Added: @tonysdg's comment of looking into withdrawal is a good one. I wouldn't only do this, but if withdrawing from the course saves you from failing and losing your financial aid, then it would give you some breathing room at least.

  • I agree if the student cannot attend class then they should be withdrawn from the class. But an harassment compliant should not trigger that. Good answer. – paparazzo Oct 29 '17 at 13:31
  • If the student's course load were to go below 12 credits, the financial aid is in jeopardy. (I don't know if that would be the case here.) – aparente001 Nov 30 '17 at 21:59
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First, I think it would be helpful to get to the bottom of why the dean is behaving this way.

One theory I can think of is that the dean may be intentionally putting obstacles in your path, perhaps hoping that you will drop the complaint and save him the headache of dealing with it. Perhaps he doesn’t believe your complaint, or is friends with the professor and wants to believe your complaint is false or exaggerated, or simply thinks protecting his institution’s interests requires him to automatically defend any faculty member and make life difficult for any student complaining against them.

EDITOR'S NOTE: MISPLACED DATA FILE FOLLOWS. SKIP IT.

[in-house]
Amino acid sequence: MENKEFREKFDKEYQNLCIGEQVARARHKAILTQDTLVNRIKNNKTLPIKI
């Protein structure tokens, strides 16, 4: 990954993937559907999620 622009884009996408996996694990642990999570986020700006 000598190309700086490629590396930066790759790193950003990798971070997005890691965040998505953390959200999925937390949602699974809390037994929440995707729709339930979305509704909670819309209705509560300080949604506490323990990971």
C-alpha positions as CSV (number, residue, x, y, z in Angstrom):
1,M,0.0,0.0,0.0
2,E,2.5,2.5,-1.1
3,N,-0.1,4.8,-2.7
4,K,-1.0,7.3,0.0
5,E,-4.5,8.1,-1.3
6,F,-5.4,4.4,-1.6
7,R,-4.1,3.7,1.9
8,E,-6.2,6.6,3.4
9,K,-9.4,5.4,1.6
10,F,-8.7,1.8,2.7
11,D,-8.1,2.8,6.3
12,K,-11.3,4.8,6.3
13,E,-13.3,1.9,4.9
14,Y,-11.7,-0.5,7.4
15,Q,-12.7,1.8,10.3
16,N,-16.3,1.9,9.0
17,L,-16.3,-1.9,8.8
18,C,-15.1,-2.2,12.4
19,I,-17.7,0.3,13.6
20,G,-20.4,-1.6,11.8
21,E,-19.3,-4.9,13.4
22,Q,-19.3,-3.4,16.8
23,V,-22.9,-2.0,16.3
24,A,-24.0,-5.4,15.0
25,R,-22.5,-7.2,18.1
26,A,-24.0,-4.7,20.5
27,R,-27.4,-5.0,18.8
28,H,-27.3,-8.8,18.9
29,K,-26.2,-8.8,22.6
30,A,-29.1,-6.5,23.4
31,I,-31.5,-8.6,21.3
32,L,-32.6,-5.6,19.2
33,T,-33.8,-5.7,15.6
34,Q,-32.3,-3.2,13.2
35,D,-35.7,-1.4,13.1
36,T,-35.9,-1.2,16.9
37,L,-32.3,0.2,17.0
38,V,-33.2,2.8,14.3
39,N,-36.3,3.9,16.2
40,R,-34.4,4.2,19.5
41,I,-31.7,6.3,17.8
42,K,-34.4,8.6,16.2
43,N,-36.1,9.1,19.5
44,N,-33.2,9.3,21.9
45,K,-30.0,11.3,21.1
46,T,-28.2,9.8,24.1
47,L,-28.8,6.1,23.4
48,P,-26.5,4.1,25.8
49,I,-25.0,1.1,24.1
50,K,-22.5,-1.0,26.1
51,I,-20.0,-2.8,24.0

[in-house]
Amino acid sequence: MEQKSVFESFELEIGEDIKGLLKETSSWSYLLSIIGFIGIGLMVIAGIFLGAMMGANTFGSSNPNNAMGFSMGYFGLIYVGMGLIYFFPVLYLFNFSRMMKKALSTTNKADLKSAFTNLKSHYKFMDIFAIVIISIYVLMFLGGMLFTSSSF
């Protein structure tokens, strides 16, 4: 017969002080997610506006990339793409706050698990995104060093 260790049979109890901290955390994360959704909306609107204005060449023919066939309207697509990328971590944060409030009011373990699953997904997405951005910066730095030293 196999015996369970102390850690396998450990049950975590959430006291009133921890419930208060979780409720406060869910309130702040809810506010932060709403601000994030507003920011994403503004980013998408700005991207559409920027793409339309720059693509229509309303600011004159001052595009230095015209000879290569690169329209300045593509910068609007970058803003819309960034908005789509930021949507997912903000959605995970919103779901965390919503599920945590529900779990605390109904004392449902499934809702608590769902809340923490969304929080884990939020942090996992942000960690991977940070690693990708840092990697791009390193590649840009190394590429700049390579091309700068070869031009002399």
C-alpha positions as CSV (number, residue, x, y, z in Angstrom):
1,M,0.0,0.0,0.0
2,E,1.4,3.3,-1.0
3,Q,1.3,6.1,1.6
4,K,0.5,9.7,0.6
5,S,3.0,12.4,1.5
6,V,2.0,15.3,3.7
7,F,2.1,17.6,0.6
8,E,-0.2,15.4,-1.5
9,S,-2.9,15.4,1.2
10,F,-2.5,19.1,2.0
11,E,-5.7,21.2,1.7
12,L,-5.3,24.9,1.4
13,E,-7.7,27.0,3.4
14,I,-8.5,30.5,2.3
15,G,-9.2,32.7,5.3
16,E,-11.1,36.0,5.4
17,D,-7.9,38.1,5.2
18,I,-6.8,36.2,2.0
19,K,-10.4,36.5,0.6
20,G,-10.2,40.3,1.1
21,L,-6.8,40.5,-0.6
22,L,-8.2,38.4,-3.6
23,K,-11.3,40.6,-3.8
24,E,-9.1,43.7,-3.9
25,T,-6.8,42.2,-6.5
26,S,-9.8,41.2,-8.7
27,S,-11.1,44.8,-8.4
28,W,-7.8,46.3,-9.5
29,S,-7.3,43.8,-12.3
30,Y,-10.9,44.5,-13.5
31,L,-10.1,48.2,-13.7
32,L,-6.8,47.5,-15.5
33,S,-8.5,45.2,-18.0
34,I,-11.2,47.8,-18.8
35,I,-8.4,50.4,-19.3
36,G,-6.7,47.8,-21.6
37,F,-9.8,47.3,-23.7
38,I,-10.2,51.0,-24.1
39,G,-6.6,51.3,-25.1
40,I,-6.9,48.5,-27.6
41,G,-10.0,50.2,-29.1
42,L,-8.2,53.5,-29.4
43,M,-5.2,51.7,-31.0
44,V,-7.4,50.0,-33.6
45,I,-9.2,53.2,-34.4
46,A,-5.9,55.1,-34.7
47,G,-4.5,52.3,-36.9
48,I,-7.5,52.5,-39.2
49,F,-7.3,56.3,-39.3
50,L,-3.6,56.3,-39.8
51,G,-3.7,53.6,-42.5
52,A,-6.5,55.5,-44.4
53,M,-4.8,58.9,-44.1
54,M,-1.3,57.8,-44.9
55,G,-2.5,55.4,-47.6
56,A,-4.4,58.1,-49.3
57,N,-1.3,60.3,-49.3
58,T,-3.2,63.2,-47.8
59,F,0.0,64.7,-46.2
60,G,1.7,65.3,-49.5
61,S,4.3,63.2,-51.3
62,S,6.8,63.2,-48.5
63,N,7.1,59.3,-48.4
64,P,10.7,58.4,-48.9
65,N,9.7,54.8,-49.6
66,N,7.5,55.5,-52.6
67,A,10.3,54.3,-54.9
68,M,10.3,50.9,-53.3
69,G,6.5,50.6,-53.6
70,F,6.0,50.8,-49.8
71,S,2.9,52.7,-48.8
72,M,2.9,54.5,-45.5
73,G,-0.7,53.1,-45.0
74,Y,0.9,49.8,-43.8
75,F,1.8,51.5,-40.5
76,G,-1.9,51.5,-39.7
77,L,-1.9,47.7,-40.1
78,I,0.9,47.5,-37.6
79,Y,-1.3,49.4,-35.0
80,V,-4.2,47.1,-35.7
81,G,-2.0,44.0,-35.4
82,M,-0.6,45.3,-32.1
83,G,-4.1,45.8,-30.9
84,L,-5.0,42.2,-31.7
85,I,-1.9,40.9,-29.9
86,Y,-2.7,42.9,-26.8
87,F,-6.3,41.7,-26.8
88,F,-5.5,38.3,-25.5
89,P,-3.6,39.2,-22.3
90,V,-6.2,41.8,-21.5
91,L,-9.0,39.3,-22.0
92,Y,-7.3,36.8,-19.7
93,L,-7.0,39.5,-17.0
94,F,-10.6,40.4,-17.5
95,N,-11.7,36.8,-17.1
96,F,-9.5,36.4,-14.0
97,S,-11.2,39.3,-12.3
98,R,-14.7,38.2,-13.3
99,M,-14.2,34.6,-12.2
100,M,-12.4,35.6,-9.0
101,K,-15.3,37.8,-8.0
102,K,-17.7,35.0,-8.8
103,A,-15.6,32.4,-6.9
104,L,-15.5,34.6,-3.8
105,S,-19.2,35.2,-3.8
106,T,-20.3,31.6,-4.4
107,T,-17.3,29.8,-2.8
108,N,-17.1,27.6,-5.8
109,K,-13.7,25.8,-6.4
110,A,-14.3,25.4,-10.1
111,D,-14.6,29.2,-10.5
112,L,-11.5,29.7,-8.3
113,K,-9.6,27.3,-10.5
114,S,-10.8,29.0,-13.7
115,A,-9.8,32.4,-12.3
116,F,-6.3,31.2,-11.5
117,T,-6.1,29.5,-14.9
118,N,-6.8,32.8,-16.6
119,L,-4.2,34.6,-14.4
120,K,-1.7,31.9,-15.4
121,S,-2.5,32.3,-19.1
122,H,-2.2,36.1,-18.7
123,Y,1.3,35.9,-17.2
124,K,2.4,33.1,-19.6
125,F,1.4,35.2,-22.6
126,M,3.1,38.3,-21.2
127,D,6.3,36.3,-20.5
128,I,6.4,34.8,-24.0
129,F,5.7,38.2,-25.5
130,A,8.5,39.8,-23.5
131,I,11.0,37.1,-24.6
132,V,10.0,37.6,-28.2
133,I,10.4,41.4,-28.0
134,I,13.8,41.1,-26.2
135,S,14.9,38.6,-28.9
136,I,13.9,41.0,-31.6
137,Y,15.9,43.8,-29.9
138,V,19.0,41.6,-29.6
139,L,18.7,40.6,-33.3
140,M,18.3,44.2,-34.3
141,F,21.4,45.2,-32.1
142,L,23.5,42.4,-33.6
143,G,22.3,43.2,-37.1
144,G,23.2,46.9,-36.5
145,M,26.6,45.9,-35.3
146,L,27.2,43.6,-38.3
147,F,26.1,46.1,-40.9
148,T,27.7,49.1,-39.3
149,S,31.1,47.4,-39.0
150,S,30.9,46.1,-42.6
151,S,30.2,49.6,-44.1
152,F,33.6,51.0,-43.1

Alternatively, he may be worried that the situation is so delicate that any interaction between you and the professor is risky and could lead to bad things happening to you, which would lead to more trouble for his institution, so such interaction must be avoided at all costs, and the only way to avoid it (other than removing the professor from teaching to class, which he may not feel comfortable/allowed to do while the accusations are still being investigated) is to instruct you not to attend class.